Farmers must continue securing permits before burning stubble following the province’s decision last week to extend the requirement to Dec. 4.
The province announced the measure last Thursday after receiving complaints from the public about smoke billowing across parts of southern Manitoba and into Winnipeg from fires lit after Nov. 15.
That was the last day permits are ordinarily required under regulation governing crop residue burning in Manitoba.
Without the restrictions in effect after last Sunday, some farmers started burning in wind and atmospheric conditions that created smoke, provincial agricultural meteorologist Andrew Nadler said.
“There was some burning that shouldn’t have happened,” he said.
Burning this late in the year poses an additional risk for creating nuisance smoke, because smoke tends to stay lower to the ground and doesn’t disperse into the atmosphere as it will in August or September, the meteorologist said.
“This time of year smoke carries for long, long distances and we’ve seen that. We received quite a few complaints, mostly from Winnipeg, due to smoke.”
Nadler said he thinks this may be the latest the permit requirement has been extended since crop residue burning regulation came into effect in 1993.
Nadler said more burning than usual took place throughout the season due to this year’s weather and harvest conditions, but points out that during the permitted period – Aug. 1 to Nov. 15 – no problems were observed. That shows those farmers acting responsibly and using common sense don’t create the problems, he added.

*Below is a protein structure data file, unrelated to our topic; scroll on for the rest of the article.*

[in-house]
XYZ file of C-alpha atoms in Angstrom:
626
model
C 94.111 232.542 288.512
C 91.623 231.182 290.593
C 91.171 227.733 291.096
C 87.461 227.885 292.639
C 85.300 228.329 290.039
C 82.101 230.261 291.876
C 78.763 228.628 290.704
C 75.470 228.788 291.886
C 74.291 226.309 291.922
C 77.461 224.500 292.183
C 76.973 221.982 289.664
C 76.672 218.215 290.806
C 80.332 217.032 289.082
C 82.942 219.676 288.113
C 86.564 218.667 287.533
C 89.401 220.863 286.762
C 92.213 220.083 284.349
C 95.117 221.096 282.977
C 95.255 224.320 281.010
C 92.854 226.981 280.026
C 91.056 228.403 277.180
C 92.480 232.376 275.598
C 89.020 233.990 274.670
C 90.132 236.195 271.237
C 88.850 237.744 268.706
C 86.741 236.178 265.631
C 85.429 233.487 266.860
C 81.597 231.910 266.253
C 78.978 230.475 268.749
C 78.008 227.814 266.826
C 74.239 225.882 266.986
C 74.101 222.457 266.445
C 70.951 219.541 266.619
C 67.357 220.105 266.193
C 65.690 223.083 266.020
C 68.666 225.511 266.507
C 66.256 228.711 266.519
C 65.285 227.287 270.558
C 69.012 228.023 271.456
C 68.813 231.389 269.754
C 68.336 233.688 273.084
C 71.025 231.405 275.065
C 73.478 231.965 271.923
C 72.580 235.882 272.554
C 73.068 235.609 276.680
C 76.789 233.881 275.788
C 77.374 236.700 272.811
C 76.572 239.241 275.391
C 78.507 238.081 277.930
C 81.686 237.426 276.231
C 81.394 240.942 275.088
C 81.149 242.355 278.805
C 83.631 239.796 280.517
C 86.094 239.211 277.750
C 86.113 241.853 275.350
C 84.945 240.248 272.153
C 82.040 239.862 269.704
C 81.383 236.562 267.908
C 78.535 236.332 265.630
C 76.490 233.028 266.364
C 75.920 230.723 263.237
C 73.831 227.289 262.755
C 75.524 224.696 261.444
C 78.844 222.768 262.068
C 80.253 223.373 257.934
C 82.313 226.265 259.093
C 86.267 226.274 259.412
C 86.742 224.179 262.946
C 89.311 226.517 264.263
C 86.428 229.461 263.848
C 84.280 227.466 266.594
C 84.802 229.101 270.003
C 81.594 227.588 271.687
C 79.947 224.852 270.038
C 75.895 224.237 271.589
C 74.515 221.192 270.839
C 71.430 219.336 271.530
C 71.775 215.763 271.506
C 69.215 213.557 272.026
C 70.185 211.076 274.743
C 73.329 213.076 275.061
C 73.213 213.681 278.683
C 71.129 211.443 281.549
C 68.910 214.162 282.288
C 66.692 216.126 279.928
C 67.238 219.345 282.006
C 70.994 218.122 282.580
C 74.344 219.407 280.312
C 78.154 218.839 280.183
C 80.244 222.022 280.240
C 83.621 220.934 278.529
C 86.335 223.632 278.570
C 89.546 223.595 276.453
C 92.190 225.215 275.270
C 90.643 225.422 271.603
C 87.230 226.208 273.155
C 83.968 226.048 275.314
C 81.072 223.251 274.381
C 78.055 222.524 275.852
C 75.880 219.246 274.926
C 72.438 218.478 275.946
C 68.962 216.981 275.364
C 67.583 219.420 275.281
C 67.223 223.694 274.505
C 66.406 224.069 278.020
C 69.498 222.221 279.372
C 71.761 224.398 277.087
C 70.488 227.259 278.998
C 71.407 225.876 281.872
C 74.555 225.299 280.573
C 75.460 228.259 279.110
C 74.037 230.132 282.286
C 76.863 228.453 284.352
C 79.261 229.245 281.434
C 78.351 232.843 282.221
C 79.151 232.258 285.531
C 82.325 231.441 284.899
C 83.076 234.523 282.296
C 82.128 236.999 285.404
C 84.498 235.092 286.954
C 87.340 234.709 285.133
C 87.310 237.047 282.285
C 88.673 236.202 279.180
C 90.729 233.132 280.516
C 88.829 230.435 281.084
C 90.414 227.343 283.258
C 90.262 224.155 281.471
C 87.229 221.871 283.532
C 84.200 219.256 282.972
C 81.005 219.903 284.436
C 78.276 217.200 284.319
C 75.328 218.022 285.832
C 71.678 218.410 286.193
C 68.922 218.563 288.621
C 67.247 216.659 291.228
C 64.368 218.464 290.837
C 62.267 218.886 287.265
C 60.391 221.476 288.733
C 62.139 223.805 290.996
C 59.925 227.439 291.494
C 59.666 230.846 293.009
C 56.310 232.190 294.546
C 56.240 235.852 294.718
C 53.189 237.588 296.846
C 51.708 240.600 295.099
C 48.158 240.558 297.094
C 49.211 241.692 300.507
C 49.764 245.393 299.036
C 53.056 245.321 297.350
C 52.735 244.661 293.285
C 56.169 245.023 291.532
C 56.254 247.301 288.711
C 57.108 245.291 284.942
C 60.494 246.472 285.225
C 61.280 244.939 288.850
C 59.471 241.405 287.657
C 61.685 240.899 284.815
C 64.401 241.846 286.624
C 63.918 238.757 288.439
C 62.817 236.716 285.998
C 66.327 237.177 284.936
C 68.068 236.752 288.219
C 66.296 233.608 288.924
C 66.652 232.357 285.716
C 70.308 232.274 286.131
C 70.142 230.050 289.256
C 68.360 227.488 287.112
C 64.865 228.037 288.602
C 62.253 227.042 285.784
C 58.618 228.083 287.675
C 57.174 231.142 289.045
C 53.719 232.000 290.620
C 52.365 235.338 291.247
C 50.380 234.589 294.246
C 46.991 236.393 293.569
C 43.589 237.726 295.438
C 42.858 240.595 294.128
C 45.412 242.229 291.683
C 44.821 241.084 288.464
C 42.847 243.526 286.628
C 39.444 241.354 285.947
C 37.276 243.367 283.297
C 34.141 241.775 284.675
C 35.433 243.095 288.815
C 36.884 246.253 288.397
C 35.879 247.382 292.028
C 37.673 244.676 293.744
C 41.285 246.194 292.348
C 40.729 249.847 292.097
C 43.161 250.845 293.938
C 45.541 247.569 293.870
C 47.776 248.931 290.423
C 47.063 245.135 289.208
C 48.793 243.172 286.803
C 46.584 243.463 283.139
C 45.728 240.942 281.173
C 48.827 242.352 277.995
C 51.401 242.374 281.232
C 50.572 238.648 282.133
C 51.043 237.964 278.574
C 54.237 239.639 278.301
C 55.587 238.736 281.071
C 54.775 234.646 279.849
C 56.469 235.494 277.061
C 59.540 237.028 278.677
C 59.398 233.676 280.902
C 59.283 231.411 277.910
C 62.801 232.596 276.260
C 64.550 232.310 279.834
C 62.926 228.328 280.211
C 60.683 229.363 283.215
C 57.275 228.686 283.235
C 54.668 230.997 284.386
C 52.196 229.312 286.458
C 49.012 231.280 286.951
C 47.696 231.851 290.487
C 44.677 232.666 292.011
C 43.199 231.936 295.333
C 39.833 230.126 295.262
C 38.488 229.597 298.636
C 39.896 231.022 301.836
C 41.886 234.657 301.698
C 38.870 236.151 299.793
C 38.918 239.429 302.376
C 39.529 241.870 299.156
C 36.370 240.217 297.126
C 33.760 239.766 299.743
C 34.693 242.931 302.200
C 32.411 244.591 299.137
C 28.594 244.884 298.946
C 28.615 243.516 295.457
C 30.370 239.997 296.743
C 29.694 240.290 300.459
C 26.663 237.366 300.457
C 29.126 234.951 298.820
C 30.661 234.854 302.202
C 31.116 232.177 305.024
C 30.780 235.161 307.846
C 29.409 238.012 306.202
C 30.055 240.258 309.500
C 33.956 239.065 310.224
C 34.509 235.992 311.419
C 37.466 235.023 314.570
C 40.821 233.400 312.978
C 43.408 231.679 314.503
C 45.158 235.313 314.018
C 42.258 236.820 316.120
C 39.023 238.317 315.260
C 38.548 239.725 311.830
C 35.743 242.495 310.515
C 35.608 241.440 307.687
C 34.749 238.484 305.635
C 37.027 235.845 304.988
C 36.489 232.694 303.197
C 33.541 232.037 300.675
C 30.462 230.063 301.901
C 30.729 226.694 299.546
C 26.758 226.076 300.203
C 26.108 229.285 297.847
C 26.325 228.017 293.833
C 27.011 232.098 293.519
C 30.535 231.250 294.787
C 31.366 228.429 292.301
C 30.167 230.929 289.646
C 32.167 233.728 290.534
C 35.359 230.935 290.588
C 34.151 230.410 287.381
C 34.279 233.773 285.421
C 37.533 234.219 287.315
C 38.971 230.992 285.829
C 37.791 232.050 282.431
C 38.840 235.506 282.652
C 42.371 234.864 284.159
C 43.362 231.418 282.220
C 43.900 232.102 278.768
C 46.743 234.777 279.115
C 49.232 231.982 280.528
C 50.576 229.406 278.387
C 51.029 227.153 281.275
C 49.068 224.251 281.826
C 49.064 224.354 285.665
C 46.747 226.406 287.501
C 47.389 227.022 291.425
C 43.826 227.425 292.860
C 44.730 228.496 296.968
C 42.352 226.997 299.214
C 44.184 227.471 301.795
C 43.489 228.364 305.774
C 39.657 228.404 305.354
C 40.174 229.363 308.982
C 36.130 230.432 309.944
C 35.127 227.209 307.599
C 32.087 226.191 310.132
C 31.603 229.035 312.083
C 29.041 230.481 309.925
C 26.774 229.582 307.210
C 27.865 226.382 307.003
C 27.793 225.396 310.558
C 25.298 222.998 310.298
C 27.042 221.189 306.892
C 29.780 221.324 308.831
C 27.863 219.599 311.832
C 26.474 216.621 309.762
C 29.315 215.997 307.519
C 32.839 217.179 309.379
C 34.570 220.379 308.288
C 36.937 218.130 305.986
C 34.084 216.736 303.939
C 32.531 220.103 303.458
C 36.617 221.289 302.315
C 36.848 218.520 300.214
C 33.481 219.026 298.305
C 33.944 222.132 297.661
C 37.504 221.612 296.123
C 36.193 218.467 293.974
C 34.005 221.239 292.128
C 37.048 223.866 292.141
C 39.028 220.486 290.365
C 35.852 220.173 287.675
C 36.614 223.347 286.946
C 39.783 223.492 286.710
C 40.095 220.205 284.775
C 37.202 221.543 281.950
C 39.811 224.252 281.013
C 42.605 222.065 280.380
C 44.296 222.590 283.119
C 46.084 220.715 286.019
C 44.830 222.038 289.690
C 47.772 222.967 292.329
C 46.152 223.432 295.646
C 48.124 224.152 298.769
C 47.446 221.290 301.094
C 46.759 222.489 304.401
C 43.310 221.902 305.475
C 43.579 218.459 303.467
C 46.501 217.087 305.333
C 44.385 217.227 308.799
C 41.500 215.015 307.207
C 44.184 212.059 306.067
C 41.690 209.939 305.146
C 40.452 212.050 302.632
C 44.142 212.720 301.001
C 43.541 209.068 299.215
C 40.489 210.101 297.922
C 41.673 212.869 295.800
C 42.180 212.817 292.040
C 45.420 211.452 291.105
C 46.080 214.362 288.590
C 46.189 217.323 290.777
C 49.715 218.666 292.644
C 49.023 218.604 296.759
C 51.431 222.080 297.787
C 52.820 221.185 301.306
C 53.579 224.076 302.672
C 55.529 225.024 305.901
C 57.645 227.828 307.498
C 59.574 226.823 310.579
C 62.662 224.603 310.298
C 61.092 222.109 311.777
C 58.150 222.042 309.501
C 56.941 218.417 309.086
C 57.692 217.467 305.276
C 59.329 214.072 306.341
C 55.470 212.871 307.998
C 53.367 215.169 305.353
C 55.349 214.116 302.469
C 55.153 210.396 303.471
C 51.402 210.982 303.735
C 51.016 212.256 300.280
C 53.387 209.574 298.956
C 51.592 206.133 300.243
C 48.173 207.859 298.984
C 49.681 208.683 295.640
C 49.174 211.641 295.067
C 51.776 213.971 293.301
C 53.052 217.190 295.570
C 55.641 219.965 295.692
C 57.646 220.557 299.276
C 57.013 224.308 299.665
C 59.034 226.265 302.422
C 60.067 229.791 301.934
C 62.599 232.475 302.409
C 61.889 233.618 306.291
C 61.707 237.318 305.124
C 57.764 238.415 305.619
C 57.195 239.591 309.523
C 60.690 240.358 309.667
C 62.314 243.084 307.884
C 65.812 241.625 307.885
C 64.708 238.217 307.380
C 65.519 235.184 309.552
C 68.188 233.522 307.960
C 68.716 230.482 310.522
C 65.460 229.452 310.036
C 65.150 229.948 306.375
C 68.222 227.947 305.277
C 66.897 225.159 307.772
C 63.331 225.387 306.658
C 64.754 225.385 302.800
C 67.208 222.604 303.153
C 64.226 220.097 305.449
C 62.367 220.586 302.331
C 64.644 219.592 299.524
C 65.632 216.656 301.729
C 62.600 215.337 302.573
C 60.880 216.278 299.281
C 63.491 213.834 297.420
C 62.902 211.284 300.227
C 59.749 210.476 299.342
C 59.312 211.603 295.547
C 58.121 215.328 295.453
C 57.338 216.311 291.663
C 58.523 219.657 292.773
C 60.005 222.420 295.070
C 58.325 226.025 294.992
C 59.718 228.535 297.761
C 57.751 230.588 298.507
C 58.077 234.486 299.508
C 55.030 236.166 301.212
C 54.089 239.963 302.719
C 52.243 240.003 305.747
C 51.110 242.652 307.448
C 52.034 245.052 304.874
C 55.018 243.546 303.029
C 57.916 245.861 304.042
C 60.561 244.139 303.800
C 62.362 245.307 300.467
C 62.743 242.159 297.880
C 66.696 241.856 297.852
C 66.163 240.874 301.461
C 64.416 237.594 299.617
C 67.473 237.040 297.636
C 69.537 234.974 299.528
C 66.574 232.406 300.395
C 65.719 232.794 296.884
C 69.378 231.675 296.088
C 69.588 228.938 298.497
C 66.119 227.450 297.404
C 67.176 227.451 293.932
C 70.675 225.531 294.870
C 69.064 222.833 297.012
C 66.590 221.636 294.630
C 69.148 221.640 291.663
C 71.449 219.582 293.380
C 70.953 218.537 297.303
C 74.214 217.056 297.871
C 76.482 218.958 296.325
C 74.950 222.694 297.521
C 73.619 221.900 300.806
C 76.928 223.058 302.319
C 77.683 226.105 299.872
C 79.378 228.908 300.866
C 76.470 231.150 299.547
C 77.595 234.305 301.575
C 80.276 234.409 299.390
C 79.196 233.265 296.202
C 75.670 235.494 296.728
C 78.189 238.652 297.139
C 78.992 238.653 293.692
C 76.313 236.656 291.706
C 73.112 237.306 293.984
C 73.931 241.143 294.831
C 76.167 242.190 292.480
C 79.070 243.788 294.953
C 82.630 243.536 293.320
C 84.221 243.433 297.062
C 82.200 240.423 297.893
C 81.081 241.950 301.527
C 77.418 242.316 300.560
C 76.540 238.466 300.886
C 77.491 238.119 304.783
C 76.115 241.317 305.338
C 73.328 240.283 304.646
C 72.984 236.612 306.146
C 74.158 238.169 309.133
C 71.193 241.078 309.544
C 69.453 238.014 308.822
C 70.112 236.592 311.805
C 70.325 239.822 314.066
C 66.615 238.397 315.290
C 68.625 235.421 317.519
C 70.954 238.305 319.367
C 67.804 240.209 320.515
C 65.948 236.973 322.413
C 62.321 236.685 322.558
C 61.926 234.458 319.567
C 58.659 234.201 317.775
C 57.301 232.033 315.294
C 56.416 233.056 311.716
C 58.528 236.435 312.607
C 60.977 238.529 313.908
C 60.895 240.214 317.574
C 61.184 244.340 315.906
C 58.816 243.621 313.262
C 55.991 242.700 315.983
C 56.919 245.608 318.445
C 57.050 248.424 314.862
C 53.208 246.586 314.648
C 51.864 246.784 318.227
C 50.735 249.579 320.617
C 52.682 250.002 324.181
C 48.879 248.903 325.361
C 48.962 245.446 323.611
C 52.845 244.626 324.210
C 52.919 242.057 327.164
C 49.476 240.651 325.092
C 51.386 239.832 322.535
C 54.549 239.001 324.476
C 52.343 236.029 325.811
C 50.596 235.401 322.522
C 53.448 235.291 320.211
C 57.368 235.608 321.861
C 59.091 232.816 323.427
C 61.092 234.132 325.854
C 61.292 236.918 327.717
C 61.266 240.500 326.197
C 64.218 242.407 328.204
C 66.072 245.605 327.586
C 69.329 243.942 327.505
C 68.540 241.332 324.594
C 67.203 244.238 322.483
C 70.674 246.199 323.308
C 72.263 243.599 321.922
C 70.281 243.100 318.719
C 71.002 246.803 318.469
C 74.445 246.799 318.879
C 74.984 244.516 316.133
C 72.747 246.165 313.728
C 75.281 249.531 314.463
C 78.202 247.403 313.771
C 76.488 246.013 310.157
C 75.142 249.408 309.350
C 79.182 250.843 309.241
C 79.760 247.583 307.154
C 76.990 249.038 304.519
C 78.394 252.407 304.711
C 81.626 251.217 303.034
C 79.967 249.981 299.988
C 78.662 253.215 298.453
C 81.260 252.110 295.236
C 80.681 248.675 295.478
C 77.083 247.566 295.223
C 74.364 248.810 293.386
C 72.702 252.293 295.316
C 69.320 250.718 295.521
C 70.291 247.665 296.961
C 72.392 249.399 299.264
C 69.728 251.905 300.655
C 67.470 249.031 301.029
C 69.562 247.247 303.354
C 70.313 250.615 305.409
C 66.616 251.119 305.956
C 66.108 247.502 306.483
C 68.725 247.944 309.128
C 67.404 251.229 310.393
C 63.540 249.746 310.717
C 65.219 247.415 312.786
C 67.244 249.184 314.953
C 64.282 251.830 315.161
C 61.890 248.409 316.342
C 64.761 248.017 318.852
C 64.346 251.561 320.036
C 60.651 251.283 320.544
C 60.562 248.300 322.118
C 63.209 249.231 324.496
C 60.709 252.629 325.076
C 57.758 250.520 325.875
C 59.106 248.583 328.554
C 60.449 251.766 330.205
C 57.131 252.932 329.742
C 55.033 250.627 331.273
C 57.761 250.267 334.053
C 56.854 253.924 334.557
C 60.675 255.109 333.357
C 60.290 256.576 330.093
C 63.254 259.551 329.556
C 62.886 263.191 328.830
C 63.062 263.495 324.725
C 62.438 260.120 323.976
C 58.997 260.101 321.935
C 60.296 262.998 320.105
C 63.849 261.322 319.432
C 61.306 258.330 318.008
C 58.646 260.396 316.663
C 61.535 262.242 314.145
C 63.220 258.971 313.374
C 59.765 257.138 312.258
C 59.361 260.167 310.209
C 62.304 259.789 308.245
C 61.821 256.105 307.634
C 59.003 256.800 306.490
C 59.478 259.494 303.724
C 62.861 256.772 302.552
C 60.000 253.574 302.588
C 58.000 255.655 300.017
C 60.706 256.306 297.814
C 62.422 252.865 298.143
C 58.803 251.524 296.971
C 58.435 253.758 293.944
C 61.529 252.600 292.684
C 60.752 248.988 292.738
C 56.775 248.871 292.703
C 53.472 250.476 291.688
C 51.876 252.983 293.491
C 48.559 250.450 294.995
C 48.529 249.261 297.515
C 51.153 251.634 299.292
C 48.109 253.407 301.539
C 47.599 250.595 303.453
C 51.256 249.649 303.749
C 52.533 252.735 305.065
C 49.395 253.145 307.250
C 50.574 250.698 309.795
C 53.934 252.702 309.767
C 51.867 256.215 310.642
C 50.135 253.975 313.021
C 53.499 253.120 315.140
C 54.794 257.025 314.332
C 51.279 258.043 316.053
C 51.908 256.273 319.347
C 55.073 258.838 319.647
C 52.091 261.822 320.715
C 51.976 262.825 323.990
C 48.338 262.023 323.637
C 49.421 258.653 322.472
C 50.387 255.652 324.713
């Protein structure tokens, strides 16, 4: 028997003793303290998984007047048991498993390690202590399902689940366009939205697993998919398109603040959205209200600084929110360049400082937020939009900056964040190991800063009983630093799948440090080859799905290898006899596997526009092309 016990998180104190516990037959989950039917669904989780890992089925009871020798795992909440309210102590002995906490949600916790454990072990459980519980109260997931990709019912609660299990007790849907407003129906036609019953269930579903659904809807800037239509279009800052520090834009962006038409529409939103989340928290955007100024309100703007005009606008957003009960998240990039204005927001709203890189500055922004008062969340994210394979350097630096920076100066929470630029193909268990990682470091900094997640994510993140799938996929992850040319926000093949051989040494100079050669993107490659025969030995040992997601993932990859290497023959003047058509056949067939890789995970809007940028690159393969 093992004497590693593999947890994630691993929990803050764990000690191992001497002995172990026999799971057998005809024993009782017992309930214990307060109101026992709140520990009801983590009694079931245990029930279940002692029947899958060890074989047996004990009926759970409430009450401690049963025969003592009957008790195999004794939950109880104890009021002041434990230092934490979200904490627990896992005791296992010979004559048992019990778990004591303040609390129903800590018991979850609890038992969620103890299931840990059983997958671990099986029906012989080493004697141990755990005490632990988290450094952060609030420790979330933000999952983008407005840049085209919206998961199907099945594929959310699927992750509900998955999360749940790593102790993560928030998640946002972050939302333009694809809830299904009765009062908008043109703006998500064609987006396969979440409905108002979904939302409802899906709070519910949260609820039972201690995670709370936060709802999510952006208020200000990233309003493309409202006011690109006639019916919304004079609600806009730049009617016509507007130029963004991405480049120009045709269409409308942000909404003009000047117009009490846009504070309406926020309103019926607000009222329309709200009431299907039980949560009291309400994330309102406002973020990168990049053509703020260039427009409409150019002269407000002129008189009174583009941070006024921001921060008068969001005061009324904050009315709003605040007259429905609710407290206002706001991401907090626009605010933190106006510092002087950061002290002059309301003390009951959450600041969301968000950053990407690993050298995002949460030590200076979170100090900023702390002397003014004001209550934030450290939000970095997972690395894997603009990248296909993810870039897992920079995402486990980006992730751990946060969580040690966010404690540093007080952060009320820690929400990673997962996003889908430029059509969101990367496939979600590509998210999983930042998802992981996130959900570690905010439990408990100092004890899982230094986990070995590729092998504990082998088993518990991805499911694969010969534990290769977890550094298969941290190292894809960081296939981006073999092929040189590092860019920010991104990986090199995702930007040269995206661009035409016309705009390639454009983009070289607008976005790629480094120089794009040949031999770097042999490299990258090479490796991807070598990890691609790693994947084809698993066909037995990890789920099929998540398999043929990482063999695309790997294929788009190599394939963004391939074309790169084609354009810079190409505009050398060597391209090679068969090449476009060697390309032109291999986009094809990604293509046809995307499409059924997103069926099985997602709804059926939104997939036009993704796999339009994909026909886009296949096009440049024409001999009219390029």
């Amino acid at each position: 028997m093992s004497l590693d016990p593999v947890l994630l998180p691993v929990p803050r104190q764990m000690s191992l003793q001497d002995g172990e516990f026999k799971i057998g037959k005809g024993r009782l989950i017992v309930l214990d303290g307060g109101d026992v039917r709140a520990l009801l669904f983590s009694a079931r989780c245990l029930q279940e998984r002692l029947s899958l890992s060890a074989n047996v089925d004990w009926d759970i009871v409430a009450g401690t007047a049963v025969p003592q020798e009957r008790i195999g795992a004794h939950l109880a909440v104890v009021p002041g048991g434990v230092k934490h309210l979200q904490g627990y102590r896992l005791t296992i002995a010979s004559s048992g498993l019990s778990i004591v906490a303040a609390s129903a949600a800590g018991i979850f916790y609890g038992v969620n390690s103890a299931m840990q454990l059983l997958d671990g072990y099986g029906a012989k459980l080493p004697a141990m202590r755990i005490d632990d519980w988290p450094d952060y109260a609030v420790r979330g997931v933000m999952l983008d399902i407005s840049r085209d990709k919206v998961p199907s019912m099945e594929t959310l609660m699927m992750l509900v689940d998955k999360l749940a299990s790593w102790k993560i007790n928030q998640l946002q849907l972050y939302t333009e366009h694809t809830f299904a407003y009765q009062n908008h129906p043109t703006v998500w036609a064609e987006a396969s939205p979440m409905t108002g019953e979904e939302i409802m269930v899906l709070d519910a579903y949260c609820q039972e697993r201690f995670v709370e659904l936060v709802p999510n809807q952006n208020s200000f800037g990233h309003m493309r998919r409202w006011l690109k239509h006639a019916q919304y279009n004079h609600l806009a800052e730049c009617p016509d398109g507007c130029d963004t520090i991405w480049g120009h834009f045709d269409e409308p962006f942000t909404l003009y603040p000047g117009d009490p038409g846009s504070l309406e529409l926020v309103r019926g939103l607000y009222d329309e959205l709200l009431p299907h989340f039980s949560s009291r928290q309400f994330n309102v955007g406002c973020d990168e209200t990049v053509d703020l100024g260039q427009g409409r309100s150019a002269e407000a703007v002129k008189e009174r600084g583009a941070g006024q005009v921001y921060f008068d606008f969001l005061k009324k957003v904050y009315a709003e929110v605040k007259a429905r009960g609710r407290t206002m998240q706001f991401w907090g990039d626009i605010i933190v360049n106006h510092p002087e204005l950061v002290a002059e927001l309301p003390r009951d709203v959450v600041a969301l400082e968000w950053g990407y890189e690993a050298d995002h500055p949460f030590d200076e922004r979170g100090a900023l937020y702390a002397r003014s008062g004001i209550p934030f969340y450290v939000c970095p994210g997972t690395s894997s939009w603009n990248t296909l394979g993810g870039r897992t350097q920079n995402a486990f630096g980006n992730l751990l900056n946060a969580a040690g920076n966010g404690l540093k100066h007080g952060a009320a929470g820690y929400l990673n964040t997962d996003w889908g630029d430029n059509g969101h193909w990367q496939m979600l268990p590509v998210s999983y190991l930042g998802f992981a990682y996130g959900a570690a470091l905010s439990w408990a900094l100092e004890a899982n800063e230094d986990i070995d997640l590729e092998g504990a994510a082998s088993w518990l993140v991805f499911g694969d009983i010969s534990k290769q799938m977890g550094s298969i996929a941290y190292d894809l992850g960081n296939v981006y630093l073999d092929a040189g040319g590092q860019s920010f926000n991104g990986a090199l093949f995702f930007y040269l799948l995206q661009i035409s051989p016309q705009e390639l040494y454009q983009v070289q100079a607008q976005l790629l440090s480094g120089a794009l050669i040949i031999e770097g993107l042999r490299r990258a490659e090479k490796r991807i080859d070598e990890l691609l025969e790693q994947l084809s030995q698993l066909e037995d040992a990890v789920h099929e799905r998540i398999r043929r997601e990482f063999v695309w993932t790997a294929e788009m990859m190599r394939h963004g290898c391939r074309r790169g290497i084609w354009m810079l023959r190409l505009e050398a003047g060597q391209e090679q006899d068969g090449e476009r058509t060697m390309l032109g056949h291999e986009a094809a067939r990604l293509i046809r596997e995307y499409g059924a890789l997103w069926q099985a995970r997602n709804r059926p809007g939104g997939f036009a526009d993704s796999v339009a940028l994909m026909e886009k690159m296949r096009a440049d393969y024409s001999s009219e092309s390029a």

Under the permit program, authorizations are issued for certain hours and in certain areas of the province based on
“I think farmers
definitely do not want to lose this as a tool in their tool box.”
– ANDREW NADLER, MAFRI METEOROLOGIST
weather, moisture and favourable smoke dispersal conditions. Night burning is banned year round.
“We all must use good judgment when burning and ensure that we act responsibly so that burning remains available as an option,” Keystone Agricultural Producers vice-president Rob Brunel said in a release, urging farmers not to create problems that could spell trouble for everyone.
“I think farmers definitely do not want to lose this as a tool in their tool box,” Nadler added. “But if issues like these do come about there will be more and more public pressure to not allow burning, or to keep increasing the restrictions.”
Burning permit forms and information are available by calling the MAFRI toll-free information line at 1-800-265-1233 or on the Internet at www.gov.mb.ca/agricultureunder “Manitoba Crop Residue Burning Program.”
Meanwhile last week, Manitoba’s Fire Commissioner also issued a plea to landowners, hunters and outdoor enthusiasts to be extra vigilant about any fire setting during the tinderbox conditions Manitoba is experiencing during this snowless, windy November.
At week’s end the Office of the Fire Commissioner, Manitoba Conservation and the RCMP were investigating several human-caused fires causing problems in the region west of Lake Manitoba.
Residue burning in fields, as well as grassfires, appear to be causes, Chief Fi re Commissioner Chris Jones said last Thursday. The hot exhaust pipes from quads may have also ignited fires, he added.
Members of the public should check with their municipal officials to find out if any burning bans are in effect, he added. Municipalities impose burning bans on the advice of their own fire chiefs.
The R. M. of Alonsa posted a fire ban Nov. 18 after fire departments serving its area were kept extremely busy fighting fires in the municipality, said Alonsa’s CAO.
People who set fires they subsequently lose control of can be charged under the Fi res Prevent ion and Emergency Response Act and the Wildfires Act for their actions.